This Thanksgiving I will be making cranberry sauce and hashed Brussels sprounts (rather than the green beans I was asked to bring). I'm also bringing the wine. But in the spirit of colder weather and domestic time to spare, I've been looking at a couple of cookbooks from my kitchen shelf, and here are a few things I'm not making this year:
"Mama's Spawn Fritters," from We Share Our Best Cookbook, published in April of 1993 by the St. Andrew's Hospital Auxiliary in Boothbay Harbor, Maine. I guess spirits were running high along with the alewives and buds of early spring. From the recipe, submitted by Mrs. I.G. Koerber: "Papa used to bring home spawns in their casings, taken from mostly ground fish such as hake, haddock, cusk and cod.... I used to help Mama turn the casing inside out so we could scrape the eggs out into a big dish."
The "Puffed Fish" on p. 95, however, is quite good, if you really get the oven as hot as it says.
"Cod Sounds:" Of this tasty dish in Sarah Josepha Hale's The Good Housekeeper, Boston, 1841, and reissued by Dover under the supertitle of Early American Cookery, the writer says: "These are reckoned a great delicacy : and may be either boiled, baked, roasted or broiled. Previous to cooking in any way, the black skin all picked off, and washed clean ; then parboiled" and so on to the cooking and serving. Yum.
"Brawn," from The Country Housewife's Handbook, published by the Kent-West Kent Federation of Women's Istitutes (1975?). You wash 1 pig's head thoroughly, then put it with 2 onions, 1 pt. of water, some pepper and salt and 1 carrot into a covered pot. Simmer till tender. Lift the head on to a dish and remove the meat. then put the bones and skin back in and cook some more till it turns to jelly. Strain it, season it, put the meat back in, pour into a wet mold "to set and turn out in the usual way." Well! Very nourishing, I'm sure.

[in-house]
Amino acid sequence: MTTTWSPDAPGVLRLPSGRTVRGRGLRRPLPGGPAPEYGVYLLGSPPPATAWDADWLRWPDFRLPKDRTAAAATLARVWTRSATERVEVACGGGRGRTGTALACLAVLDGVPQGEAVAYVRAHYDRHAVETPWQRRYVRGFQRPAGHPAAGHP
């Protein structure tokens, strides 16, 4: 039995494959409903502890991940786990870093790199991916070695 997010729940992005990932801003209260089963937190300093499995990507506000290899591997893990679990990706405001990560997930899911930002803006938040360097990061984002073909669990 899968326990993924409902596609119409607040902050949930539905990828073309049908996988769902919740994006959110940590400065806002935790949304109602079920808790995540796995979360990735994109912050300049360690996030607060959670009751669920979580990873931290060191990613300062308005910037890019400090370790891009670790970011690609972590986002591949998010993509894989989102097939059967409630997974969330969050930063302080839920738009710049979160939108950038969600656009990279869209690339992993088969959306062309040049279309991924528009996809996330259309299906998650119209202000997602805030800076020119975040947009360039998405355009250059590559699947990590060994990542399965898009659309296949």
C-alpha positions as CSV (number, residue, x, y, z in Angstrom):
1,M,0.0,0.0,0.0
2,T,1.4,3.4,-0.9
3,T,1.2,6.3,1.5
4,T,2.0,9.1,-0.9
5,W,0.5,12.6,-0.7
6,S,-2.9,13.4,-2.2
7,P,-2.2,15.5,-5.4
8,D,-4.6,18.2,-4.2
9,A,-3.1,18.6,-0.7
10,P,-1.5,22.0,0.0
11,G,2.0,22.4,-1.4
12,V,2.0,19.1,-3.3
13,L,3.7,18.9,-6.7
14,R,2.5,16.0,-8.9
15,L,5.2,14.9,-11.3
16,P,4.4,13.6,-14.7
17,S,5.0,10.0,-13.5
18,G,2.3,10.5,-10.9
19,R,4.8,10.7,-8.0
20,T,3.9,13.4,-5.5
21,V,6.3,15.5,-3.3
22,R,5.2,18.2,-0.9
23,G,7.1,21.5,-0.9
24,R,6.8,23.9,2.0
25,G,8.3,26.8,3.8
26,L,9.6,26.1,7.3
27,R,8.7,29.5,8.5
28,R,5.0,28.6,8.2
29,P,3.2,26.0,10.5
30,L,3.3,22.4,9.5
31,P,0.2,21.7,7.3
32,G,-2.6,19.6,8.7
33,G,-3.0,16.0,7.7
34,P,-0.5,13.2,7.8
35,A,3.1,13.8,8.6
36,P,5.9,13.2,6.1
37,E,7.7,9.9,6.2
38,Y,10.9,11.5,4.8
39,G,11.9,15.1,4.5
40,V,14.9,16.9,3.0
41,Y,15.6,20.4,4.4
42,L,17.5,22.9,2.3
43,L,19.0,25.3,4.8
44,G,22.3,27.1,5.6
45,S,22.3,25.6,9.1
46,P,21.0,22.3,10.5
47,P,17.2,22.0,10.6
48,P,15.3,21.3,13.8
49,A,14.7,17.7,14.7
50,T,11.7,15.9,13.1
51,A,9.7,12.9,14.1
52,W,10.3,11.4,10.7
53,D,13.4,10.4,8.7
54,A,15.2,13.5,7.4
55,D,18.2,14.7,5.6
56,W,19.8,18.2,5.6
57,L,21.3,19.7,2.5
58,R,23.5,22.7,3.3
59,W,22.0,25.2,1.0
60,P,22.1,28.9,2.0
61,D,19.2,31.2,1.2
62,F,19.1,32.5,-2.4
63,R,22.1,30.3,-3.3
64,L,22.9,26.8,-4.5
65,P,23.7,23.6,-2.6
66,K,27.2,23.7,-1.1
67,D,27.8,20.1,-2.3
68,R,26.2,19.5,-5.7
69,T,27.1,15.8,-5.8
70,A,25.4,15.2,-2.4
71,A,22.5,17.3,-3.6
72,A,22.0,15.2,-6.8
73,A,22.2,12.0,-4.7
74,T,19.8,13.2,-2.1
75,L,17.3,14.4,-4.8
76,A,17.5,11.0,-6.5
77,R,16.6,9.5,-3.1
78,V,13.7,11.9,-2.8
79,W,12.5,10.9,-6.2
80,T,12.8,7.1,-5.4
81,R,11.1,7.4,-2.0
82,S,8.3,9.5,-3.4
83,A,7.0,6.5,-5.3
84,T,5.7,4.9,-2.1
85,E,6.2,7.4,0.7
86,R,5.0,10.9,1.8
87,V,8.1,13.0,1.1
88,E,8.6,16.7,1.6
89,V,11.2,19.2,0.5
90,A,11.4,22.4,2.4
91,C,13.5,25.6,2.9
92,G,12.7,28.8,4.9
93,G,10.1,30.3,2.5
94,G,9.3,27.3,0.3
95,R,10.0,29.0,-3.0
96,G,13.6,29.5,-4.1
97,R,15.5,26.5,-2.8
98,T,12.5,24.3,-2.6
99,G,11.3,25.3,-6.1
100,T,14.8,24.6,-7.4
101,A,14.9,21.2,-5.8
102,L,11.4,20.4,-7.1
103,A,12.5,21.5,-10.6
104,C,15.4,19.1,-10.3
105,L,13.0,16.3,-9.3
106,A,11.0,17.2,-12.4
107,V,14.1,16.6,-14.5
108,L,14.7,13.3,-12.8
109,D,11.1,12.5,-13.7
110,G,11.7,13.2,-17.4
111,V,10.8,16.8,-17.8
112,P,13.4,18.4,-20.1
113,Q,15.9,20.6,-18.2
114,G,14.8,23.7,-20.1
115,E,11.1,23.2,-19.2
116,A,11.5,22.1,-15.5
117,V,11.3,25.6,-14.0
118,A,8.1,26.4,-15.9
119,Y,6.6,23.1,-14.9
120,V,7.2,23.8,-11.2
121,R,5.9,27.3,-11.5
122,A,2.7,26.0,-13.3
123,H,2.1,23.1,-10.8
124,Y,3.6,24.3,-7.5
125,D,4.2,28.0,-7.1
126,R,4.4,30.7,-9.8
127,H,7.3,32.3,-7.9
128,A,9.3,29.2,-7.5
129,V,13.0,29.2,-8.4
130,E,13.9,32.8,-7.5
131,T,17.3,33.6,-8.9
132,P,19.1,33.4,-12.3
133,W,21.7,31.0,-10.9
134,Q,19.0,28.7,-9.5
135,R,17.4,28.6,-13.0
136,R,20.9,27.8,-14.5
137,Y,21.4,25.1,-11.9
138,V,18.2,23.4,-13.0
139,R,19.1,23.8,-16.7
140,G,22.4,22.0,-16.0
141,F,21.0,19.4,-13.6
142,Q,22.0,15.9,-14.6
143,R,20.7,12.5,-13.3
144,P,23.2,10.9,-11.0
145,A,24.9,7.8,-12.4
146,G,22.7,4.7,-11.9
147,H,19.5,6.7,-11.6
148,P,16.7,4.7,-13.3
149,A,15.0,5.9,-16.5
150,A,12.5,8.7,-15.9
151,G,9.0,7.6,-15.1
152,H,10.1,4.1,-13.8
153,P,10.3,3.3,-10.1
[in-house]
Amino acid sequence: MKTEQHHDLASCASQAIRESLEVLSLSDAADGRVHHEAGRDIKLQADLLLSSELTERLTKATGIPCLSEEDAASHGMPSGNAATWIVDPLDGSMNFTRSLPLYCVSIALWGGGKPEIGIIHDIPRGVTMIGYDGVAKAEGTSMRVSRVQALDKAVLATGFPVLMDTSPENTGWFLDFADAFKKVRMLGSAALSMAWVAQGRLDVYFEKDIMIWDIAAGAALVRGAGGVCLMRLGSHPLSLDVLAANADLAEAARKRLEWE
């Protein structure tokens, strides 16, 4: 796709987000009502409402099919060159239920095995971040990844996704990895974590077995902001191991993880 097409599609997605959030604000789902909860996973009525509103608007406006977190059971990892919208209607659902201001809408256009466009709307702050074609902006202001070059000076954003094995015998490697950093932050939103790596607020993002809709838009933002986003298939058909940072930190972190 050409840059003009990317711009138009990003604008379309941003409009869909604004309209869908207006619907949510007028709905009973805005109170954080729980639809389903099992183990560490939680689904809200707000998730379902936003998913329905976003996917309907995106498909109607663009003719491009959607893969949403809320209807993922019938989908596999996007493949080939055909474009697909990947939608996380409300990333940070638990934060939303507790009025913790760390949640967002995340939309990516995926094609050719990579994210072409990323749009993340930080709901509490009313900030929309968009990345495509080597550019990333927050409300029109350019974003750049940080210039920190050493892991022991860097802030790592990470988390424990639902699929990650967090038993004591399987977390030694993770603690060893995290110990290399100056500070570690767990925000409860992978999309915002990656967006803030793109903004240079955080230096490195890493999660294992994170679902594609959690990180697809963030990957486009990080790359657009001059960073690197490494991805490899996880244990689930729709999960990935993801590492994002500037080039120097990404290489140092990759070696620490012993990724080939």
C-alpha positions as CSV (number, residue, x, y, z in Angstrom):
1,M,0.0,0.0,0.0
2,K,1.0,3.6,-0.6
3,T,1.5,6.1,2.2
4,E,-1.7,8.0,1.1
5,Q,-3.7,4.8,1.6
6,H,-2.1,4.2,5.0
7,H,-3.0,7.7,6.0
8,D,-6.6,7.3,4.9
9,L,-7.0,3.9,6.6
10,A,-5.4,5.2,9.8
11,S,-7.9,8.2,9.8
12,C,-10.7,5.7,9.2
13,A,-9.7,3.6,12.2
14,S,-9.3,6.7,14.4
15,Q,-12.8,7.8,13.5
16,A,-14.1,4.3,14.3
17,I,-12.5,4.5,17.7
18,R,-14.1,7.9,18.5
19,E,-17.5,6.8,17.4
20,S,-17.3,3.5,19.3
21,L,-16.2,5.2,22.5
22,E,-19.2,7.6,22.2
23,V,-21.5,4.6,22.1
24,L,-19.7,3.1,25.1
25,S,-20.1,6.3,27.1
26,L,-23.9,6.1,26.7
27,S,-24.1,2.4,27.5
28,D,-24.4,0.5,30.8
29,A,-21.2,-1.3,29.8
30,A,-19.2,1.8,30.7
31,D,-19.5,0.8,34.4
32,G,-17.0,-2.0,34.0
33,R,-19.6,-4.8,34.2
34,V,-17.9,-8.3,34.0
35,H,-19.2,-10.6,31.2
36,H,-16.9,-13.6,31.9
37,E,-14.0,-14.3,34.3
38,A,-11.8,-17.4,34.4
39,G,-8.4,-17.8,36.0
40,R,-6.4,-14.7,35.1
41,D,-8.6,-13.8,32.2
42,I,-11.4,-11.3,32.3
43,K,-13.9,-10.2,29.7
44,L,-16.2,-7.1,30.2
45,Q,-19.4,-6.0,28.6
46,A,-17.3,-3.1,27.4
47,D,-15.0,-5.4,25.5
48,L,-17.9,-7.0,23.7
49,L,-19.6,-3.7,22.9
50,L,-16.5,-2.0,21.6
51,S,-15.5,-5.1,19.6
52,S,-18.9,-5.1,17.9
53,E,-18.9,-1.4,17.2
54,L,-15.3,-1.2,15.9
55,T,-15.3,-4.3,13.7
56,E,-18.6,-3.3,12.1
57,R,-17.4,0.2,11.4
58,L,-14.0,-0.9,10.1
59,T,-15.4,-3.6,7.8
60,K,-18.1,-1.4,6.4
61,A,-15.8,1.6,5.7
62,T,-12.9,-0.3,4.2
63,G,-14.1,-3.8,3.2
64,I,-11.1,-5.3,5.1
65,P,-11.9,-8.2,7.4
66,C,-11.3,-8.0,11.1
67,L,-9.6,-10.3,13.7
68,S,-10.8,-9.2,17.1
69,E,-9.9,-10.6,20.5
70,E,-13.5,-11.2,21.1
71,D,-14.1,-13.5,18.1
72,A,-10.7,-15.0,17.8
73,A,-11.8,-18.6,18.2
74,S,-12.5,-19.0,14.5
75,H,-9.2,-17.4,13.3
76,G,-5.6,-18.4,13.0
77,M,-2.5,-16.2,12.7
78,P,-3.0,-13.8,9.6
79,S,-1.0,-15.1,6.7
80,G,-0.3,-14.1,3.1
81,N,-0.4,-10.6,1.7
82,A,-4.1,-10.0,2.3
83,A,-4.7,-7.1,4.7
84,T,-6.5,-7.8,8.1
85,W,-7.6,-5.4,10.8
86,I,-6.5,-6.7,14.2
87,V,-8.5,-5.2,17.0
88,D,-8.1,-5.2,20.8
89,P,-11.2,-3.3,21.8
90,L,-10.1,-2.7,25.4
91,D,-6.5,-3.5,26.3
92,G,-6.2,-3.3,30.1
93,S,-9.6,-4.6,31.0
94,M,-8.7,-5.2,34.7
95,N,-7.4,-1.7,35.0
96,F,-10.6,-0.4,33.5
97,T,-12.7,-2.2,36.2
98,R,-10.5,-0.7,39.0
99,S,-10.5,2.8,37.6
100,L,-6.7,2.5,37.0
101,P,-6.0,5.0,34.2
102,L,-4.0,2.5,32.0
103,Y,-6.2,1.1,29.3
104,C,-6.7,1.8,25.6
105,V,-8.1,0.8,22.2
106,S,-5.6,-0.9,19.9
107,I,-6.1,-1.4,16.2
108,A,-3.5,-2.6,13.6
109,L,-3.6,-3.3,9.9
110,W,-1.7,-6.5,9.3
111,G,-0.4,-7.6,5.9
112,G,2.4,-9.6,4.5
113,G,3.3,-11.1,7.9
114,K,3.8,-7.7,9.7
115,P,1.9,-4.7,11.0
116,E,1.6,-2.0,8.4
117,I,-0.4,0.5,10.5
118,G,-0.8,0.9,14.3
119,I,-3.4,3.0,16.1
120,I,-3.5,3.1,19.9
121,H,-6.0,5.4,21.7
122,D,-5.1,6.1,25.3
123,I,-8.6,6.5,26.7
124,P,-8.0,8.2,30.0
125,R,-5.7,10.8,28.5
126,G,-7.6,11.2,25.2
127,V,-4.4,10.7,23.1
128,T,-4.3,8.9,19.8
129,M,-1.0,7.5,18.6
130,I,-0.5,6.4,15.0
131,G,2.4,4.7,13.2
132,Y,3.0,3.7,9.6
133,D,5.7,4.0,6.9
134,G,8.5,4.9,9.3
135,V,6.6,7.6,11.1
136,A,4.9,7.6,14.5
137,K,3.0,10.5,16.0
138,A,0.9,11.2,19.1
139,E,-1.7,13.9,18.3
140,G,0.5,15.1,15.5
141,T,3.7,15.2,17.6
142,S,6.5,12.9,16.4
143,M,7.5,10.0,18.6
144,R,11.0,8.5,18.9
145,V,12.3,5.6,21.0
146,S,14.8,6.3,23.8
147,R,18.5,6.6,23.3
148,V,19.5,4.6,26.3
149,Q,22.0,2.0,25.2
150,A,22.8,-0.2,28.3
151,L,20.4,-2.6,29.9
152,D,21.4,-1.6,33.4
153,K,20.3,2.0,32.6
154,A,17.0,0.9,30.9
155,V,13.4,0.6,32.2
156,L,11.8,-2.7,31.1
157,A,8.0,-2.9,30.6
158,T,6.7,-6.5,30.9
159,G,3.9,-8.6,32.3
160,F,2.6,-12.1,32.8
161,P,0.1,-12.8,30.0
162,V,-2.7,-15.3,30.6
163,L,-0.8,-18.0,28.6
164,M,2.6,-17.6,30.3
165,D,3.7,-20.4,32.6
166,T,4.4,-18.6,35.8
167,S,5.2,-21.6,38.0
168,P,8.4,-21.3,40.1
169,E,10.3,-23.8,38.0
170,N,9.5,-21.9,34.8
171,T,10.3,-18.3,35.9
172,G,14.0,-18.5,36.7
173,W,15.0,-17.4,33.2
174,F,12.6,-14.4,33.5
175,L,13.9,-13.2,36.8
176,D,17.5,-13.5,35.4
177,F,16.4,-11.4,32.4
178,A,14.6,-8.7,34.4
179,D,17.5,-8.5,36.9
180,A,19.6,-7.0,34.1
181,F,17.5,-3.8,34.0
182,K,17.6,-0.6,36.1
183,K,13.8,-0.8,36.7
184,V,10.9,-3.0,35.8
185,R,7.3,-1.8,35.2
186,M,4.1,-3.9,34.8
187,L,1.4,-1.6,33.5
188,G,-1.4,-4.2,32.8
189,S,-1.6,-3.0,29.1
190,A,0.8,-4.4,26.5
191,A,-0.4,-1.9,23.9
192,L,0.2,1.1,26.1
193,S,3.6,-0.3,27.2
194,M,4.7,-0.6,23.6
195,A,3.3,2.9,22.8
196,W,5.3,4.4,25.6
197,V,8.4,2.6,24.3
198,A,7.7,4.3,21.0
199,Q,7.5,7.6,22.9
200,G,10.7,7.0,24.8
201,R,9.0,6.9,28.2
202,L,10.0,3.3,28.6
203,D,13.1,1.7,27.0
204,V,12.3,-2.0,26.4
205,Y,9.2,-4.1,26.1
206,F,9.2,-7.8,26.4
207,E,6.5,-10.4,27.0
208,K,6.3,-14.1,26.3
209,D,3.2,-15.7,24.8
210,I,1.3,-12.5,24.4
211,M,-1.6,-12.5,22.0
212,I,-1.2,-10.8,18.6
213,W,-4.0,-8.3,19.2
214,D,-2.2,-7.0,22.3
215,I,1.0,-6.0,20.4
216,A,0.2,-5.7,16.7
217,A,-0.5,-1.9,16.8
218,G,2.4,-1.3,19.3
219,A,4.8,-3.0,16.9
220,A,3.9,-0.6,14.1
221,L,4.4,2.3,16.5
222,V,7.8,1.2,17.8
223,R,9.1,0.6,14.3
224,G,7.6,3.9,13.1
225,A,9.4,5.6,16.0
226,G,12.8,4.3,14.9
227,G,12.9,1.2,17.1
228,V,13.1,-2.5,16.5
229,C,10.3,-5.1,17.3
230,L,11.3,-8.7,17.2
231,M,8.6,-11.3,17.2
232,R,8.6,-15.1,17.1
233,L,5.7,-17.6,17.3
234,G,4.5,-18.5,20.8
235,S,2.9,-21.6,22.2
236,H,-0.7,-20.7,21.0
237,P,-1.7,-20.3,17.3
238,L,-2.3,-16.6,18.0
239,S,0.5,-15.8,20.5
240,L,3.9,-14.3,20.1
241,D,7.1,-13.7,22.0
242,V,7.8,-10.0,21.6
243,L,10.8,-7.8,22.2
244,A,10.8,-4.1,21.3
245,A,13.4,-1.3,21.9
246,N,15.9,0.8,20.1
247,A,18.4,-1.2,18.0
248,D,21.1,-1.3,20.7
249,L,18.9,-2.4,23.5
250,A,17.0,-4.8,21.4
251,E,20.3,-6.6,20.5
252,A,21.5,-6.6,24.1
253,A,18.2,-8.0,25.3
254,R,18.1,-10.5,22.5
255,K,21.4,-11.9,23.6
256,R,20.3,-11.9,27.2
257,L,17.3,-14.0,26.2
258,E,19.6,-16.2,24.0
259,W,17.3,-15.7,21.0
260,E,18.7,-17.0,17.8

This book also contains the most charmingly named home foodstuff I've ever heard of, made from apples, pears, and plums and seasoned with lemon rind and ginger root:
"High Dumpsie Dearie Jam"
Now we come to Bulgarian Temptations, published by the Interhotels Balkantourist Resorts in Bulgairs, Sofia, 1981. I love this book, though as yet I haven't made a thing from it. But I'm sometimes lucky enough to find (at Big Lots) jars of Ajvar, a sweet red pepper spread from Bulgaria and wonderful with dark bread, cheese, and cold meat, fish and hardboiled eggs for a good Bulgarian breakfast.
Among the temptations in my cookbook are Army Salad, Blood Pudding, Pirin Hedgehog, Shashliks of Wild Boar, Mashed Nettles, Minnow Soup, Baked Lamb Guts, and Cocks Combs with Buckwheat. Now these people really know how to eat. It's no wonder I haven't chosen one recipe and tried it: where to begin?
A last suggestion. For breakfast on Thanksgiving morning, you might like to try something I've actually eaten, at the National Mall in Washington, D.C. during the Smithsonian Folklife Festival in about 1973 or '74. This is the wonderful "Brik a L'Ouef" as cooked there on the mall and written up in a small saffron-covered booklet of Tunisian Cooking. The brik is basically a raw egg sealed into puff pastry, dropped into very hot oil so that it cooks quickly. You then break through the crispy golden phyllo to the runny golden and white egg in the middle. Some strong Turkish coffee and fresh oranges go well with that, and harissaor Frank's hot sauce as a condiment.